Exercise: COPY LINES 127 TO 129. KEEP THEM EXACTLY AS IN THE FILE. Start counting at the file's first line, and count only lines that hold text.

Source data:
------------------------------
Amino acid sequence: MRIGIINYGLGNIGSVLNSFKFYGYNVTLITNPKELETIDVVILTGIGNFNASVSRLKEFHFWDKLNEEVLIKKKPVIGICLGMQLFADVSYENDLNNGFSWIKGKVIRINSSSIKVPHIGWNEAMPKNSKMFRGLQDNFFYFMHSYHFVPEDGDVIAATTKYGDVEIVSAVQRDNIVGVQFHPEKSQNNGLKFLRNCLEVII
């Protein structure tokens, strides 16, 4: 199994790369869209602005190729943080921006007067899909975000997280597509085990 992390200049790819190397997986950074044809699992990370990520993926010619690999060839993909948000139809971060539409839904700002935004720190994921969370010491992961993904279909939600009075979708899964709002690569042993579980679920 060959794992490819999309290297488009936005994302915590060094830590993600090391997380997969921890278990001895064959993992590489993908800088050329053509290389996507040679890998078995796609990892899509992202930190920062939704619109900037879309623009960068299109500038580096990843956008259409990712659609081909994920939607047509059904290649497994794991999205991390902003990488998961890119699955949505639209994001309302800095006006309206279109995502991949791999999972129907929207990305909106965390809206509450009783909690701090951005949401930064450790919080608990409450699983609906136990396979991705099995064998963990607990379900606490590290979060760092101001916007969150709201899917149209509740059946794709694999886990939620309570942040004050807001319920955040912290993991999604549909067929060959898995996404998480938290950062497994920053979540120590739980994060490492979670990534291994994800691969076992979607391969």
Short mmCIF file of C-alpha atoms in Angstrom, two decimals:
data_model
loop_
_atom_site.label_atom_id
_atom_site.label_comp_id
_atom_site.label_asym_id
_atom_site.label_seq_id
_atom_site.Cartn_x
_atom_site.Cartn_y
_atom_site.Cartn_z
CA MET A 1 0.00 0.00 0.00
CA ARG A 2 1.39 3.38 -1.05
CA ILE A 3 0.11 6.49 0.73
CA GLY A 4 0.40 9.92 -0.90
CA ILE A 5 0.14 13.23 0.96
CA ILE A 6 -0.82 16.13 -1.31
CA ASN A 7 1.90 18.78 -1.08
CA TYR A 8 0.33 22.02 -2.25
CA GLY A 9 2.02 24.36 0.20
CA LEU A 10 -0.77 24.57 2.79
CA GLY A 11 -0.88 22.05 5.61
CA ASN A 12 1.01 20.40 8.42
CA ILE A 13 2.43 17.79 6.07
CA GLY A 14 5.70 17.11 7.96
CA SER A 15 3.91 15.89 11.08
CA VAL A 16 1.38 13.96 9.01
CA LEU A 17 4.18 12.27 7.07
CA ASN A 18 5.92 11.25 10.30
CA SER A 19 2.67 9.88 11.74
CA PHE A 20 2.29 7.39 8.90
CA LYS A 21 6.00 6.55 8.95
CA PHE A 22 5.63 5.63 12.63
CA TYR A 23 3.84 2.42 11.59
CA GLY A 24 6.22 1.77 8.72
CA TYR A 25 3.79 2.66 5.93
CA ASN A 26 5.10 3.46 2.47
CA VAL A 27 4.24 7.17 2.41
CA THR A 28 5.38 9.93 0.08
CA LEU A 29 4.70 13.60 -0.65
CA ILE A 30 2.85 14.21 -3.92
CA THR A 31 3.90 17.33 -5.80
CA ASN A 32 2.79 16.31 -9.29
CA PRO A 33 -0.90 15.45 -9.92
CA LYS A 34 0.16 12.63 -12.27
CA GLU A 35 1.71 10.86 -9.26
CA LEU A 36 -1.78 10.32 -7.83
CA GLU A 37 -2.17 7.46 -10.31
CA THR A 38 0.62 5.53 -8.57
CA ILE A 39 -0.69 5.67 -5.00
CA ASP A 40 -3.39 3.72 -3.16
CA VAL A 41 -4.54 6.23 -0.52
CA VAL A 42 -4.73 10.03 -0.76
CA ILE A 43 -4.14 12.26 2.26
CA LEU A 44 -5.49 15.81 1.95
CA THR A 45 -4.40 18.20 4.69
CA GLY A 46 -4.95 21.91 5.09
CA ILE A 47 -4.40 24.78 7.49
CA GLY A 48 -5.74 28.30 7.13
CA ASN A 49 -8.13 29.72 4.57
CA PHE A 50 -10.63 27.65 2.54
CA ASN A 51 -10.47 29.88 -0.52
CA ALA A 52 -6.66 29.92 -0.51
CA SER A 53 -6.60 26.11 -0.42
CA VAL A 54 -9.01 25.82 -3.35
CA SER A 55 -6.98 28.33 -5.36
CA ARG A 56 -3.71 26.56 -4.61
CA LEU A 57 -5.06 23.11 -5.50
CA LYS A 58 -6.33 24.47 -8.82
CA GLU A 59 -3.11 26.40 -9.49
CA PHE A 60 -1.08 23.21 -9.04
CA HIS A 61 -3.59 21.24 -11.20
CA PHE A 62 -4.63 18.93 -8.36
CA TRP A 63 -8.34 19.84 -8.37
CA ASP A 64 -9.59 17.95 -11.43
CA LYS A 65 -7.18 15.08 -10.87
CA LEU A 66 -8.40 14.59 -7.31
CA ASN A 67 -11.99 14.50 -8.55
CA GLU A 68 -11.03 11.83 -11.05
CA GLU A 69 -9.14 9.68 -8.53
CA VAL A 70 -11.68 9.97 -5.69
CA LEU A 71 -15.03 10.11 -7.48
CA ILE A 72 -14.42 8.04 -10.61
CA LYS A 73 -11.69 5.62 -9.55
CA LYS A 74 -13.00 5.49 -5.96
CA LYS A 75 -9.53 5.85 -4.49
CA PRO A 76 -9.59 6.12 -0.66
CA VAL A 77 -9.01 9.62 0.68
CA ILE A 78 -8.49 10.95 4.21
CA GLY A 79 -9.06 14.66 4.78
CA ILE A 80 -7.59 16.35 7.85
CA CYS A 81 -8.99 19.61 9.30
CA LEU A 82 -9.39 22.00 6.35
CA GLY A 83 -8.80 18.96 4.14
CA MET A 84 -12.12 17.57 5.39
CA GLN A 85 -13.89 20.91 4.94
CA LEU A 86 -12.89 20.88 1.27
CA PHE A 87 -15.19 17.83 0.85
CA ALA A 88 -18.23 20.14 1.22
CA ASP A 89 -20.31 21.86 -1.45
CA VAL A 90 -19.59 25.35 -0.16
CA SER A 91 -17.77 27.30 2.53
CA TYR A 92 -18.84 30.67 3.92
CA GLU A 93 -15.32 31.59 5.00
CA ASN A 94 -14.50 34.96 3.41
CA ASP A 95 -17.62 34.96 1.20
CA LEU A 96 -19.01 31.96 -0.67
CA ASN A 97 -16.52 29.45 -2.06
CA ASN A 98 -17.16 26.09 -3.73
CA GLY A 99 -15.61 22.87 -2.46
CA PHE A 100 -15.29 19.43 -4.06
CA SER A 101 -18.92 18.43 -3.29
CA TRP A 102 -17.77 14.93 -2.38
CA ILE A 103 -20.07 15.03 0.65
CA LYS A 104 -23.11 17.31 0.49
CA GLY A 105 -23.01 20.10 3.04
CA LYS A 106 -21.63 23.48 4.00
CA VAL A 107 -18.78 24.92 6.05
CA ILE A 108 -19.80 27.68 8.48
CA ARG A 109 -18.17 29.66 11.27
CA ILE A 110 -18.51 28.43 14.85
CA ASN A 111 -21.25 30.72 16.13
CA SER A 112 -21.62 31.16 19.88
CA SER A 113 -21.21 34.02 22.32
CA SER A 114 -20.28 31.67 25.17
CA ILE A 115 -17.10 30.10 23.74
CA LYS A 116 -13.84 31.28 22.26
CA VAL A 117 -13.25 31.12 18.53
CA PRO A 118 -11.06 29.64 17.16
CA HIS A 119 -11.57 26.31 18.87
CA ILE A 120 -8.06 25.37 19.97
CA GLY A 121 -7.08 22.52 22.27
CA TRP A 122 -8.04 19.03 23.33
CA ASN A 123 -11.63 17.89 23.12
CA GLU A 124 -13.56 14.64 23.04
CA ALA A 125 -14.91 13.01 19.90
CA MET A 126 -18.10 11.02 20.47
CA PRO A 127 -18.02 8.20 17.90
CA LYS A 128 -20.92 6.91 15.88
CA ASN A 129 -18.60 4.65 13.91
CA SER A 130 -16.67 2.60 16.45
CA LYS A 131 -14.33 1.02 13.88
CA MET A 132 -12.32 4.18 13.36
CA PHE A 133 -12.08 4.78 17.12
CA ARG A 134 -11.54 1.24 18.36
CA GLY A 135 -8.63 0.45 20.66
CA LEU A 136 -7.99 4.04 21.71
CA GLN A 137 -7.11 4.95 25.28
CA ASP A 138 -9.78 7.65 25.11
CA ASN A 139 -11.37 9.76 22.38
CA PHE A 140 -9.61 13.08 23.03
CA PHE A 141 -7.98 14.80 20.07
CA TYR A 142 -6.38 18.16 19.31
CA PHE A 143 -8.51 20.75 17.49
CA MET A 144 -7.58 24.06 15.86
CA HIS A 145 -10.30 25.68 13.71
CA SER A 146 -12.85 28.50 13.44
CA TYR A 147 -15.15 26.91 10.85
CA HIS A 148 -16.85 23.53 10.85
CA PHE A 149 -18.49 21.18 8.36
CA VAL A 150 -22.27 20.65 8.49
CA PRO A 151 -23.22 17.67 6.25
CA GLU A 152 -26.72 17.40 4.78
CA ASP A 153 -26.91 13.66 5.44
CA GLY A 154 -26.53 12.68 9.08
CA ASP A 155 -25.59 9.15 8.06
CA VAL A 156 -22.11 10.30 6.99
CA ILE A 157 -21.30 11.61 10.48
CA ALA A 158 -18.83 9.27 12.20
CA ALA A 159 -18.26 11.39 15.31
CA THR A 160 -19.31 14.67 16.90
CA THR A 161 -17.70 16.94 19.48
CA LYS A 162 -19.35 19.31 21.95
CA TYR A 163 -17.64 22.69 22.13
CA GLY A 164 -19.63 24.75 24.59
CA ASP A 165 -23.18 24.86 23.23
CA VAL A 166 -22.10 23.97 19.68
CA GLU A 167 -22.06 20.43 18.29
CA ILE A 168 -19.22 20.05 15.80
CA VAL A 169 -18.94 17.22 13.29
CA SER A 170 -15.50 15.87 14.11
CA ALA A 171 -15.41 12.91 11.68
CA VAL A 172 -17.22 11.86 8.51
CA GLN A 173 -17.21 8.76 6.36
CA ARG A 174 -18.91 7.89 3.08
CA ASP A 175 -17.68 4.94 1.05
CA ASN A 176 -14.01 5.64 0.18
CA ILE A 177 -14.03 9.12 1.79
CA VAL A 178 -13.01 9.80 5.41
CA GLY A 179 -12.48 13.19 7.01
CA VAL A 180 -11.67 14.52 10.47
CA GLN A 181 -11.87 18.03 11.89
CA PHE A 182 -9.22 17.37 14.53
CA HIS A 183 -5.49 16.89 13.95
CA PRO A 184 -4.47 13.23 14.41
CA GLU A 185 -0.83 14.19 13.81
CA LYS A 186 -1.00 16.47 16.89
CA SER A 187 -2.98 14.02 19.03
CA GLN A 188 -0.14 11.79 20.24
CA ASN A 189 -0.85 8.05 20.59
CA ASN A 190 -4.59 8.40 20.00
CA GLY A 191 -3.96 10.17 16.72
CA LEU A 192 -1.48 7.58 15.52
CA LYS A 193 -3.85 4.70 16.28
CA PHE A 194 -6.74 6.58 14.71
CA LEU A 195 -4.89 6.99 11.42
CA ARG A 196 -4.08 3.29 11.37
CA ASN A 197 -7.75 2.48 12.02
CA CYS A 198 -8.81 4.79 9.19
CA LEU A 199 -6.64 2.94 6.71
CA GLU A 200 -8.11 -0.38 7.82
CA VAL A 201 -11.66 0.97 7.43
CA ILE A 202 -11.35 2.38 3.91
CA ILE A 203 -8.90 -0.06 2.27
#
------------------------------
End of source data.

CA ILE A 115 -17.10 30.10 23.74
CA LYS A 116 -13.84 31.28 22.26
CA VAL A 117 -13.25 31.12 18.53